You pay taxes for governments to work in the best interests of your community. Sometimes these governments do; sometimes they don’t. But how can you know?
For example: Where’s the money to fix that pothole that you’ve nicknamed “Alaska?” Who has applied for that school superintendent position so crucial to your children’s education? Why hasn’t your cousin received the government services promised? What, exactly, are your taxes paying for?
You are entitled to know the answers to these questions, and that knowledge will empower you. That’s how a democracy works. This week we celebrate our right to this knowledge through Sunshine Week, March 10 through 16 — an ideal time as the New Mexico Legislature heads into the final week of deliberations. Your rights to hold governments accountable are in part covered in the state’s Sunshine Laws: The Inspection of Public Records Act and the Open Meetings Act. Get to know these statutes.
These acts help ensure our rights to hold governments accountable by advocating all necessary records and public meetings be open and accessible.
This year, lawmakers proposed at least seven bills the Albuquerque Journal called “depressing” in a Feb. 3 editorial highlighting measures that sought to put barriers between you and information. The proposals would increase costs for public records, allow the expungement of criminal court records, limit the public’s ability to identify candidates for government positions and other measures that keep taxpayers in the dark.
The New Mexico Foundation for Open Government, New Mexico Ethics Watch, Common Cause New Mexico and similar organizations consistently shine a light on governments that would rather operate behind closed doors. This Sunshine Week, we acknowledge the work that these organizations do to ensure your lawful access to government information.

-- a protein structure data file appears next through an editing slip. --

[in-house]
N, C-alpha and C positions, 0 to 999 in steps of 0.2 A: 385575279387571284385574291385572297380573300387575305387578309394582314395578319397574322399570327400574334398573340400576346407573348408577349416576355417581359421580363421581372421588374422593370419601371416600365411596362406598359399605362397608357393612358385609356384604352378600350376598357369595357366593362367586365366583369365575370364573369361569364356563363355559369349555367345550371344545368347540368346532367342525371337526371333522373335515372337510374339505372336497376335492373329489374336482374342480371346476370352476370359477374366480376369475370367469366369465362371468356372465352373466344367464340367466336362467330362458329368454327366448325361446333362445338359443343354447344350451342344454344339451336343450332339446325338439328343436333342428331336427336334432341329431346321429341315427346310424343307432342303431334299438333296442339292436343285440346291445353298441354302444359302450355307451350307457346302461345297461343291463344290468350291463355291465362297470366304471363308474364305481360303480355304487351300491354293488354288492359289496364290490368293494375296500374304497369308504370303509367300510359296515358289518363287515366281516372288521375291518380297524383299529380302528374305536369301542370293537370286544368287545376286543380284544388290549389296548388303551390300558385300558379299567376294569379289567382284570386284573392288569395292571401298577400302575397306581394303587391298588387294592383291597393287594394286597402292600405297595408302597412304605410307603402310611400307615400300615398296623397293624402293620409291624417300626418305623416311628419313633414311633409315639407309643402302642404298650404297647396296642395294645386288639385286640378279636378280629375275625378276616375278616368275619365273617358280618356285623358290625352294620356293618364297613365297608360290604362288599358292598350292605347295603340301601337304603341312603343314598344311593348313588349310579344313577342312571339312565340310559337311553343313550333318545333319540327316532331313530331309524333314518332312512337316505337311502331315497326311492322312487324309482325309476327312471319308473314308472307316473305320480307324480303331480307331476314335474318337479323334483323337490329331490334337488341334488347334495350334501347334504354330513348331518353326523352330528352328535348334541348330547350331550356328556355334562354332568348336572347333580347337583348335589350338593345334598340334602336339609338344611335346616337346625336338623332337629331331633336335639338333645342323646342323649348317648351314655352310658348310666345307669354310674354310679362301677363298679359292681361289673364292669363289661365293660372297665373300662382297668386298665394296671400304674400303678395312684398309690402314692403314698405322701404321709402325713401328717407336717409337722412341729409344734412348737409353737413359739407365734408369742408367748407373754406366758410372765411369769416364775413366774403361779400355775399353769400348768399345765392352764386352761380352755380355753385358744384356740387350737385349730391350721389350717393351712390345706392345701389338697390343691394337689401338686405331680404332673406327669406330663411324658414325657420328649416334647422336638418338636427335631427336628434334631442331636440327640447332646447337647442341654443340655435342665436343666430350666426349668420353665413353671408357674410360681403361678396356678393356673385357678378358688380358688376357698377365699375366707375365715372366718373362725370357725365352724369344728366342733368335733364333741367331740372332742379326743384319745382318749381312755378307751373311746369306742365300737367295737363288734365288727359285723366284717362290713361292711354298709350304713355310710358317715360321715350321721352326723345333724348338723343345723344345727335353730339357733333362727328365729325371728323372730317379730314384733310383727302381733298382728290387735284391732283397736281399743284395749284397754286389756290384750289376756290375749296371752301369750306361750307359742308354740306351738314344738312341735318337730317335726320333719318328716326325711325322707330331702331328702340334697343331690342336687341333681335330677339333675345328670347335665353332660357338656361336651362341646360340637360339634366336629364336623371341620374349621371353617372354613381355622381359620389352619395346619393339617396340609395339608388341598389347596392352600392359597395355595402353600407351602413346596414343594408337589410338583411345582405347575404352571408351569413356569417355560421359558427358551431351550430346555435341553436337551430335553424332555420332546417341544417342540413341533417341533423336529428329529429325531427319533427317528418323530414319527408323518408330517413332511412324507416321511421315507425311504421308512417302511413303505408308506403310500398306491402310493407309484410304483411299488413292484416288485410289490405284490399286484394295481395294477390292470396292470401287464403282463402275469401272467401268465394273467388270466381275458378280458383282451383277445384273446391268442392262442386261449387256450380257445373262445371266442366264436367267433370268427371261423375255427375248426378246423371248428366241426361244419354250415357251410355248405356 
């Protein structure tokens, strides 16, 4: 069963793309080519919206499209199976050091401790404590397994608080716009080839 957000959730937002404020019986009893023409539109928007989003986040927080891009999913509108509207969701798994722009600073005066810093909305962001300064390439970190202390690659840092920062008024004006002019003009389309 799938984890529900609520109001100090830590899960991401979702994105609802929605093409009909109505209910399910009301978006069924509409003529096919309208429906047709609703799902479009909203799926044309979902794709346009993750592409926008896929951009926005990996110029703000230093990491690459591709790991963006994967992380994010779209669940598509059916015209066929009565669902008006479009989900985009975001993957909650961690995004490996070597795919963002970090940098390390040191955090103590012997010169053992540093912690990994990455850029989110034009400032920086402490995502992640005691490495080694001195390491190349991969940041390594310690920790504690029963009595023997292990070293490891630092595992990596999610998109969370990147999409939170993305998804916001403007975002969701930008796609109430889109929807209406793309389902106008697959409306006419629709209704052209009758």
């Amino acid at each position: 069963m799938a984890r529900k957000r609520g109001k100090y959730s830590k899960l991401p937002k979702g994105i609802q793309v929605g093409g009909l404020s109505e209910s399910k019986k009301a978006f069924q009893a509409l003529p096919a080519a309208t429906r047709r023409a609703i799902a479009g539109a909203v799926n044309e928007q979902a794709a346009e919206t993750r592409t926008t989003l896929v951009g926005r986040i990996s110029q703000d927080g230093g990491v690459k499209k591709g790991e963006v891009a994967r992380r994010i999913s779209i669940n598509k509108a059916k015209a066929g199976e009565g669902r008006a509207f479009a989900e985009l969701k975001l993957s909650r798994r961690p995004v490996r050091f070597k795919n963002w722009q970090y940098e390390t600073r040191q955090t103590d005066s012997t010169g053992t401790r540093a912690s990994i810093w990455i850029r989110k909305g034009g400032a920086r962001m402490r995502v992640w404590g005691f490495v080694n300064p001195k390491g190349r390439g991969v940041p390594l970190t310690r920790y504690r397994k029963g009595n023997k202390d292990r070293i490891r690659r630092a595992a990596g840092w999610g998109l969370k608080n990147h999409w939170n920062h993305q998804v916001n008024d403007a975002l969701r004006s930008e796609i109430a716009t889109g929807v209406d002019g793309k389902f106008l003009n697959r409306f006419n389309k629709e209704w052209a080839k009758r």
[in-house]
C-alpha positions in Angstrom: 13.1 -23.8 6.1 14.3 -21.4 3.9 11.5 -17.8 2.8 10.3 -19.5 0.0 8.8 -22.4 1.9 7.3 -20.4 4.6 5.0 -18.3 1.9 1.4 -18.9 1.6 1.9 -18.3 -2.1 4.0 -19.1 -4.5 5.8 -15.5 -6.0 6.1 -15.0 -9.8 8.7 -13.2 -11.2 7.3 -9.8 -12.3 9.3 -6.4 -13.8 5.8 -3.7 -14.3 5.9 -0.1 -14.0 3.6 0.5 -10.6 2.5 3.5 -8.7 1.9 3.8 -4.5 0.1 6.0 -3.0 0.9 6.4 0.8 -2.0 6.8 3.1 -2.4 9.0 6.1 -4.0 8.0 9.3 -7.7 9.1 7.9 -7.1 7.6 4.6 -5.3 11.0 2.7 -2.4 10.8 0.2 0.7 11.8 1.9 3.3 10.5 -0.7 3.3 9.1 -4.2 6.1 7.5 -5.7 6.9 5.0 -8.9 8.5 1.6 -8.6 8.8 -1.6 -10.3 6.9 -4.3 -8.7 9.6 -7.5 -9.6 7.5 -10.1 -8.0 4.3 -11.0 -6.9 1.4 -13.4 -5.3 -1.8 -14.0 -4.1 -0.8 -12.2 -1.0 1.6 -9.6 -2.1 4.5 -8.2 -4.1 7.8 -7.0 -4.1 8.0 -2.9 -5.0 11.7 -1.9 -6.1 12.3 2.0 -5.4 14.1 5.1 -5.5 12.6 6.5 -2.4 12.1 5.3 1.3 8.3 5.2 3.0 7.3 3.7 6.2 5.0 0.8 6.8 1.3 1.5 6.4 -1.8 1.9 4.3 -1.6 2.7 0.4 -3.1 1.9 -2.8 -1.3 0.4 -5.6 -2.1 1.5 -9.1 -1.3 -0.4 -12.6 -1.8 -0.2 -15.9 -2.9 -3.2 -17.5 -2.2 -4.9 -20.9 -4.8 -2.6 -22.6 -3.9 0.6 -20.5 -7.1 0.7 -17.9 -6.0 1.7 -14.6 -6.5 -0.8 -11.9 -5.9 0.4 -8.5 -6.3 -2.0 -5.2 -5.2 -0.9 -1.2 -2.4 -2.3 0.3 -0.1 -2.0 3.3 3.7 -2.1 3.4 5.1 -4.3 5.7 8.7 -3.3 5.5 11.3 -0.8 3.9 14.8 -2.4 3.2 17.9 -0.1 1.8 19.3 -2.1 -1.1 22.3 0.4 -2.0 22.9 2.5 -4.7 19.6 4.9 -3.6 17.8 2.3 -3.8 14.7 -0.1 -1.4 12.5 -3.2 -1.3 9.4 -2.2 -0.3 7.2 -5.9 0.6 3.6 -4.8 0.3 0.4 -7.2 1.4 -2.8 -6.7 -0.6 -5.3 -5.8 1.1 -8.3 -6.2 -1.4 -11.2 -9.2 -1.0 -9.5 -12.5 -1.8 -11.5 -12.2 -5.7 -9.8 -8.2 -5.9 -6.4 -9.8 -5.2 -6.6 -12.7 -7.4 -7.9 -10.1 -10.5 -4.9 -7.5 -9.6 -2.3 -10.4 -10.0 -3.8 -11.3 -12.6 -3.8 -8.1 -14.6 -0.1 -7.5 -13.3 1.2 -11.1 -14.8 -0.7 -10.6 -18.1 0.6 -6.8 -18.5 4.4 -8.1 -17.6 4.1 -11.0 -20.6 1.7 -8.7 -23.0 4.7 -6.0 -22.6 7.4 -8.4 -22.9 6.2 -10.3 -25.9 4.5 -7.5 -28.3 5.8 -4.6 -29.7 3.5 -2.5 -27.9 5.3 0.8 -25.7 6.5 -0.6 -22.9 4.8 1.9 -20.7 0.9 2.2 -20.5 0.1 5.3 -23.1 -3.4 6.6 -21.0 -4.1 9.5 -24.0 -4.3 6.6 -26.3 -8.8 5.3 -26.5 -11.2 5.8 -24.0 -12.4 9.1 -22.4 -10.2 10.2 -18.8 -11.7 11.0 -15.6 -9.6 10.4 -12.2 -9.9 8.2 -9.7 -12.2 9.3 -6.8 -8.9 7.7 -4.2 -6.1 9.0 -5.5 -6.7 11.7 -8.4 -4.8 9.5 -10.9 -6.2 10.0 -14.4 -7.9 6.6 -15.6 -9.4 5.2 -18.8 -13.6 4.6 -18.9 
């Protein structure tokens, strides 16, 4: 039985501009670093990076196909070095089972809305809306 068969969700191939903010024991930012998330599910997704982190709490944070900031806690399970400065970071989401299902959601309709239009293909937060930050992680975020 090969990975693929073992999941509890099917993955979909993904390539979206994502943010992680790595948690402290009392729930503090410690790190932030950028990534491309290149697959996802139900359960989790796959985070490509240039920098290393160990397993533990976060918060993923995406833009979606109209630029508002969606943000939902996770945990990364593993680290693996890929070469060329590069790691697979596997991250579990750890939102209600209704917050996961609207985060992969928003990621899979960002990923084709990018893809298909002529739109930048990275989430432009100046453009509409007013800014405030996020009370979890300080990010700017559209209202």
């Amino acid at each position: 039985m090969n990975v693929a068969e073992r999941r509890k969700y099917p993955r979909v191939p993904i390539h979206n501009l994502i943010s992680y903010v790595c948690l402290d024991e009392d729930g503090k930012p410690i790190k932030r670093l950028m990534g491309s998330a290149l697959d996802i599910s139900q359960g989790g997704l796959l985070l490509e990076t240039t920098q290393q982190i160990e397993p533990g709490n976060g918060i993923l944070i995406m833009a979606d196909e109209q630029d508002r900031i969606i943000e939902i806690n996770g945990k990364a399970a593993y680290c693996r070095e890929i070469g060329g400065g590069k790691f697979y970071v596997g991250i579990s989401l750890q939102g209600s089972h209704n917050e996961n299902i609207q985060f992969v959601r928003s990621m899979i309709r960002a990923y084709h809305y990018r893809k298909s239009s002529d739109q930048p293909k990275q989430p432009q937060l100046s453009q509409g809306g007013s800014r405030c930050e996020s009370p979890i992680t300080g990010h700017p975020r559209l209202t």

The New Mexico Foundation for Open Government hotline at 1-505-764-3750 answers hundreds of questions a year from citizens, government employees and even elected officials. The Hotline is also a valuable resource if you are aware of a government violation.
News media have traditionally held a role in society as government watchdogs. It’s the reason the Fourth Estate exists. However, the number of journalists is in decline.
Bob Moore, the former El Paso Times editor who left the company in 2017 amid a round of layoffs, recently tweeted: “Something to chew on: In 2000, federal Occupational Employment Statistics said El Paso (my home) had 130 ‘news analysts, reporters and correspondents’ and 130 ‘public relations specialists.’ In 2017 OES El Paso data, reporters and correspondents is 50 and PR specialists is 400.”
This story repeats itself in far too many cities.
“Researchers from the University of Illinois at Chicago and the University of Notre Dame found that municipal borrowing costs increase after a newspaper ceases publication,” the Associated Press reported this week. “It leaves readers in the dark and emboldens elected officials to sign off on higher wages, larger payrolls and ballooning budget deficits, their study found.”
News media and open government advocates will continue to press for more government transparency. Statistics may point to fewer of us, but those numbers are misleading when it comes to transparency. It doesn’t count you, the taxpayer. You care about wasteful spending. You care about corrupt officials. You care about being left in the dark. You have the same access to information as we do.
This Sunshine Week, learn about your rights. Request a public document. Demand transparency. It’s in your best interest.